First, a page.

In communism, it is evident the problem would never arise in the first place, because the production would be predetermined by a central planning system. There would be no concept, on the limit, of individual and geographic misapplication and misallocation of productive resources because geography itself would already be rationalized (e.g. a communist society would never even try to cultivate almonds in the desert, like the USA does in California). That’s why socialism and communism are only viable in full control of the entire world, not just one country or continent (although, in theory, there is a critical mass of resources beyond which they already are viable, but we don’t know where such limit lies yet.)

      You also have a very romanticized view of how capitalism works. Capitalism only promotes efficiency and quality by accident, never by design. And it does that in a very wasteful manner and by constant trial and error. Capitalism on “checks” for the profit rate – everything else is purely accidental. There are a lot of ways to skin a cat, and, indeed, rising profit rates often involve disinvestment, not investment, which is specially visible in the Third World, where industrialization is purposely stifled, by military force if necessary, so that the capitalist world can keep its profit rate afloat.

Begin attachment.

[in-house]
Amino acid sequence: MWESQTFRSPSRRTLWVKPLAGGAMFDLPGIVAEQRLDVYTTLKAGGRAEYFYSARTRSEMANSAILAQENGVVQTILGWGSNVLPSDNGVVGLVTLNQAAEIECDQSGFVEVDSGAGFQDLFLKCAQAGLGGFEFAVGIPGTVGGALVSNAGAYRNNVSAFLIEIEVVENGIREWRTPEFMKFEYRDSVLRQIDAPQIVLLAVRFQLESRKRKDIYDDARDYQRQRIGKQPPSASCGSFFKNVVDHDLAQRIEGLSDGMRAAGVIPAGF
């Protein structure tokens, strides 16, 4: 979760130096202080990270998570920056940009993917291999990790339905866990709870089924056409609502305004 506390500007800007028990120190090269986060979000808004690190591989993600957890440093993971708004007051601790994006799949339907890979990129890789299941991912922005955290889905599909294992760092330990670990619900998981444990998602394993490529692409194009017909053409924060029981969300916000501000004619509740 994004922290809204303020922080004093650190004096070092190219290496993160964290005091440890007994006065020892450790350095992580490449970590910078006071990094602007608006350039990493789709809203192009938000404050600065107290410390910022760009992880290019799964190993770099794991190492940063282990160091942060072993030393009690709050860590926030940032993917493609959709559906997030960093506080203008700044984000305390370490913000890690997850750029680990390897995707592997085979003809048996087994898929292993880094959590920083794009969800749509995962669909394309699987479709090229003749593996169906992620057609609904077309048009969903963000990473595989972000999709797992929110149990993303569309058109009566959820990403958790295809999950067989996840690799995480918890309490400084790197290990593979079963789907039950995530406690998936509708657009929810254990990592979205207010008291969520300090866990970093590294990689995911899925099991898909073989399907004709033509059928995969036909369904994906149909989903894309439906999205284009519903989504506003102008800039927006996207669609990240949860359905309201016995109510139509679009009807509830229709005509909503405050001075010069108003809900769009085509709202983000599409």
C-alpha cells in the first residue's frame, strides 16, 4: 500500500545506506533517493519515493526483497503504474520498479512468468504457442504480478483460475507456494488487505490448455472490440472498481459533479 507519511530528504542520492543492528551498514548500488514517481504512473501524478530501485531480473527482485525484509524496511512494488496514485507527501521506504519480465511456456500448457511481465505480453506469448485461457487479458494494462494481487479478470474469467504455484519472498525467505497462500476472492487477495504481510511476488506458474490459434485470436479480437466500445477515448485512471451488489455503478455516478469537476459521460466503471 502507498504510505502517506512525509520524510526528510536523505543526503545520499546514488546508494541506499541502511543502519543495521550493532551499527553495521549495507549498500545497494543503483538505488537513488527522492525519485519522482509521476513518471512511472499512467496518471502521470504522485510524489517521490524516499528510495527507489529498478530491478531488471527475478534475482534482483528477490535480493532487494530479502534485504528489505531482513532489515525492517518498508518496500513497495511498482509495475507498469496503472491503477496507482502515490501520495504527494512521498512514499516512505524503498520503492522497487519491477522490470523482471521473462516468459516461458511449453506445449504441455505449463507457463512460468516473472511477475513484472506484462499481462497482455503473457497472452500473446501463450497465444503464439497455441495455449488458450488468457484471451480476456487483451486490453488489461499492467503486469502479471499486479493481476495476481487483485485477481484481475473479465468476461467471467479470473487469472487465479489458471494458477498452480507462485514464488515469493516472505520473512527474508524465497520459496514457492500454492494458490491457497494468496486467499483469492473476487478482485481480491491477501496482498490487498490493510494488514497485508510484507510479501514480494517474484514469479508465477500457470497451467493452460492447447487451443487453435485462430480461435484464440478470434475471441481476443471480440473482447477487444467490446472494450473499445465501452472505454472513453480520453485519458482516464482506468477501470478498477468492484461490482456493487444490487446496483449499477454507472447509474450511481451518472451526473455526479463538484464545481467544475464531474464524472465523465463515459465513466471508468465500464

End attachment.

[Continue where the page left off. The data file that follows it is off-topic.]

The only thing one can say about capitalism is that it is the most potent suction bomb of living labor in History. But what it does with such amounts of living labor is another story, it does not equal to efficiency.

  3. History never repeats. The problem with proposing a revival of the proto-planned war economies of Western Europe during WWII is that the objective conditions that enabled them are not here anymore; the key ingredient missing here is the Soviet Union, which threatened existentially capitalism in the European Peninsula as it arose as a superpower in 1945.